“The Church of Rock and Roll” is the band’s fourth release, and it is (for the most part) an operatic, flamboyant, arena-decimating convulsion of rock theatrics. You know those nights when you’ve drank a few too many Jack & Cokes, you’re wearing the most circulation restricting pants you own, and you’re waiting for the DJ to call your name at the karaoke bar so you can plunge face first into crowd-stirring rendition of Queen’s “Don’t Stop Me Now”? This album is what you think you sound like, you tone deaf terror.
The previously mentioned lyric is from “I Like It,” which is a modern day “Fat Bottomed Girls” that you will feel guilty for listening to. It is a pounding showstopper dedicated to the posterior and would prompt Freddie Mercury to twirl his ‘stache in fatherly approval. The fact that the equally stadium-worthy title track leads into it seals the Queen influence tight; the fact that our heroes are touring with The Darkness is an “of course they are” moment.
“Holy Touch” is the soaring, glammed out standout song on the album, its tempo hopped up on amphetamines. The lyrics and singer Eric Sean Nally’s vocally gymnastic performance are cribbed straight from the rock opera playbook: “Heal me with your holy, kick/down the door and hold me/Heal me with you holy touch.” It’s not Shakespeare, but it’s almost Meat Loaf, and that’s better. “Last Chance at Love” could be a really good Pat Benatar song, rounding out one of the strongest opening acts to an album that I can think of.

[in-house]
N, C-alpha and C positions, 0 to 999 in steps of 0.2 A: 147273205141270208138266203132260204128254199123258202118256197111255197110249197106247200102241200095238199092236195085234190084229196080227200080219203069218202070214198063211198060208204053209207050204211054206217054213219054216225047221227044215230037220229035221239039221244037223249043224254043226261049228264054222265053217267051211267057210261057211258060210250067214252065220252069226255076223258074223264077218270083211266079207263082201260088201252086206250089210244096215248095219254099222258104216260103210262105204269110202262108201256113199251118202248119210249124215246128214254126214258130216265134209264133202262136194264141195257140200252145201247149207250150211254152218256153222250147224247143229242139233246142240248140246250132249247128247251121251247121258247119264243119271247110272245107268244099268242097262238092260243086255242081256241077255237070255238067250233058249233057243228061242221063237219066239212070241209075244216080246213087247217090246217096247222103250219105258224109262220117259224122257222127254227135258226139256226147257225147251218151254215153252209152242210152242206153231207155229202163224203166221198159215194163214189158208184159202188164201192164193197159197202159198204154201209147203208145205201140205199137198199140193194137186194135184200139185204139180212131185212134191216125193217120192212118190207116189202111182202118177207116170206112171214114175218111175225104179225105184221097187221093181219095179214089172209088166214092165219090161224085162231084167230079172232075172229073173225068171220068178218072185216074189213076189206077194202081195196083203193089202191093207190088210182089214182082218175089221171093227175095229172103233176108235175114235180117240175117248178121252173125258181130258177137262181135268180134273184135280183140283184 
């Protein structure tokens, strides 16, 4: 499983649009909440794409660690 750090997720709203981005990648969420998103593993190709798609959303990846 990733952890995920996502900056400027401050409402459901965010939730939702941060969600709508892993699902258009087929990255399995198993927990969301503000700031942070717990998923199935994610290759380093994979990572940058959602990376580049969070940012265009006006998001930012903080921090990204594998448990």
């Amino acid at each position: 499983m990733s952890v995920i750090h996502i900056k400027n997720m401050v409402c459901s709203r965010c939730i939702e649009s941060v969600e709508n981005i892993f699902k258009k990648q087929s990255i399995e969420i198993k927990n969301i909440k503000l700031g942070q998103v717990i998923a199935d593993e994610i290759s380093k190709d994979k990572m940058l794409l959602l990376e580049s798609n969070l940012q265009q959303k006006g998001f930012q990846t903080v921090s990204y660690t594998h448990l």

But Foxy Shazam commits the cardinal sin of record production, which is a dragging snoozefest set of middle tracks. Luckily, “Church of Rock and Roll” picks up momentum again, even it never really recaptures the magic of the first four tracks. “The Temple” is all sexy stirring, while “The Streets” would not be out of place in a Pam Grier movie. “Freedom” ties a nice bow on the package, a musical truck stop that evokes the Americana-piano-ballad version of Lady Gaga, who in turn is also evoking Queen, to be fair.
It’s fortunate that Foxy Shazam (a name that also would not be out of place in a Pam Grier movie) live up to the tone of their own moniker. “Church of Rock and Roll” is fiercely dedicated to a certain ’70s-style glam rock/soul fusion sound that, on the whole, is not so much an homage as it is a sincere genre fusion. Shazam.
(1) “Welcome to the Church of Rock and Roll”
(2) “I Like It”
(3) “Holy Touch”
(4) “Last Chance At Love”